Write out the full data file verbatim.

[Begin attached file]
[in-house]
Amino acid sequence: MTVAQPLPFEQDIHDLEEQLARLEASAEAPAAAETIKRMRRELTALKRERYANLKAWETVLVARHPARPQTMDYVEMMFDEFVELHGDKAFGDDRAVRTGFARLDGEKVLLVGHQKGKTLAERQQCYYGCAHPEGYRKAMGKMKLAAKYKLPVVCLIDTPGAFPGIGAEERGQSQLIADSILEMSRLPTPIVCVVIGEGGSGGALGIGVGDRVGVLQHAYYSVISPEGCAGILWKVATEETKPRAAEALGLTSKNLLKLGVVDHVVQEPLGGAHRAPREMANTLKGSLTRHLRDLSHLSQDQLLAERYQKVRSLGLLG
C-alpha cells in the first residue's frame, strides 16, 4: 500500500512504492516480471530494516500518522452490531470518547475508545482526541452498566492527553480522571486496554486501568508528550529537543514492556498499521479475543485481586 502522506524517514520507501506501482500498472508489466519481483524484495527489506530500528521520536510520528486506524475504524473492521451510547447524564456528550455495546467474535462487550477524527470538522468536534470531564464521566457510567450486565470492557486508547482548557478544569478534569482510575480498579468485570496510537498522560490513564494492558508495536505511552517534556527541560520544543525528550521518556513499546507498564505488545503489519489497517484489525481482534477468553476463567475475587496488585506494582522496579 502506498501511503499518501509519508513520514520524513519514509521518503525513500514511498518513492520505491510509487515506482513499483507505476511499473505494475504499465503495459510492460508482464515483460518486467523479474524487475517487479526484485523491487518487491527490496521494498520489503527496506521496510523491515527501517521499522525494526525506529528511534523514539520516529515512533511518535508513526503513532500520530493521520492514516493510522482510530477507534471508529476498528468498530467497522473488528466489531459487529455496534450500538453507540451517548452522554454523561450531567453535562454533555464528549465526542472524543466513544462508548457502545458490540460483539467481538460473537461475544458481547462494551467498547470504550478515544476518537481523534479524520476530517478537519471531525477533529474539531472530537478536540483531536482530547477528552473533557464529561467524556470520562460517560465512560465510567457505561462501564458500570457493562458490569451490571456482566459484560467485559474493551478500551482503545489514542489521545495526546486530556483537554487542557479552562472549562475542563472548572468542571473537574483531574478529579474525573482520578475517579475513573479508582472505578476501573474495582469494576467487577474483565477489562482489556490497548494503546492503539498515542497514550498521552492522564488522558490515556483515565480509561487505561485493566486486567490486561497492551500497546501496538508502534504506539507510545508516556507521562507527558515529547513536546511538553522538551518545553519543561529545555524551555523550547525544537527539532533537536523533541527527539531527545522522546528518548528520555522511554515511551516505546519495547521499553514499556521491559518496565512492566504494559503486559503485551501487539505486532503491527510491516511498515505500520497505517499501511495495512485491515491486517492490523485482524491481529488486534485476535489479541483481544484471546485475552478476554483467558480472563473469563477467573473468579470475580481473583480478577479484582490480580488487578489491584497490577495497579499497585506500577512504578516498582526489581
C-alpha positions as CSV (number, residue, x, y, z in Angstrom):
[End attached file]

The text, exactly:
[in-house]
Amino acid sequence: MTVAQPLPFEQDIHDLEEQLARLEASAEAPAAAETIKRMRRELTALKRERYANLKAWETVLVARHPARPQTMDYVEMMFDEFVELHGDKAFGDDRAVRTGFARLDGEKVLLVGHQKGKTLAERQQCYYGCAHPEGYRKAMGKMKLAAKYKLPVVCLIDTPGAFPGIGAEERGQSQLIADSILEMSRLPTPIVCVVIGEGGSGGALGIGVGDRVGVLQHAYYSVISPEGCAGILWKVATEETKPRAAEALGLTSKNLLKLGVVDHVVQEPLGGAHRAPREMANTLKGSLTRHLRDLSHLSQDQLLAERYQKVRSLGLLG
C-alpha cells in the first residue's frame, strides 16, 4: 500500500512504492516480471530494516500518522452490531470518547475508545482526541452498566492527553480522571486496554486501568508528550529537543514492556498499521479475543485481586 502522506524517514520507501506501482500498472508489466519481483524484495527489506530500528521520536510520528486506524475504524473492521451510547447524564456528550455495546467474535462487550477524527470538522468536534470531564464521566457510567450486565470492557486508547482548557478544569478534569482510575480498579468485570496510537498522560490513564494492558508495536505511552517534556527541560520544543525528550521518556513499546507498564505488545503489519489497517484489525481482534477468553476463567475475587496488585506494582522496579 502506498501511503499518501509519508513520514520524513519514509521518503525513500514511498518513492520505491510509487515506482513499483507505476511499473505494475504499465503495459510492460508482464515483460518486467523479474524487475517487479526484485523491487518487491527490496521494498520489503527496506521496510523491515527501517521499522525494526525506529528511534523514539520516529515512533511518535508513526503513532500520530493521520492514516493510522482510530477507534471508529476498528468498530467497522473488528466489531459487529455496534450500538453507540451517548452522554454523561450531567453535562454533555464528549465526542472524543466513544462508548457502545458490540460483539467481538460473537461475544458481547462494551467498547470504550478515544476518537481523534479524520476530517478537519471531525477533529474539531472530537478536540483531536482530547477528552473533557464529561467524556470520562460517560465512560465510567457505561462501564458500570457493562458490569451490571456482566459484560467485559474493551478500551482503545489514542489521545495526546486530556483537554487542557479552562472549562475542563472548572468542571473537574483531574478529579474525573482520578475517579475513573479508582472505578476501573474495582469494576467487577474483565477489562482489556490497548494503546492503539498515542497514550498521552492522564488522558490515556483515565480509561487505561485493566486486567490486561497492551500497546501496538508502534504506539507510545508516556507521562507527558515529547513536546511538553522538551518545553519543561529545555524551555523550547525544537527539532533537536523533541527527539531527545522522546528518548528520555522511554515511551516505546519495547521499553514499556521491559518496565512492566504494559503486559503485551501487539505486532503491527510491516511498515505500520497505517499501511495495512485491515491486517492490523485482524491481529488486534485476535489479541483481544484471546485475552478476554483467558480472563473469563477467573473468579470475580481473583480478577479484582490480580488487578489491584497490577495497579499497585506500577512504578516498582526489581
C-alpha positions as CSV (number, residue, x, y, z in Angstrom):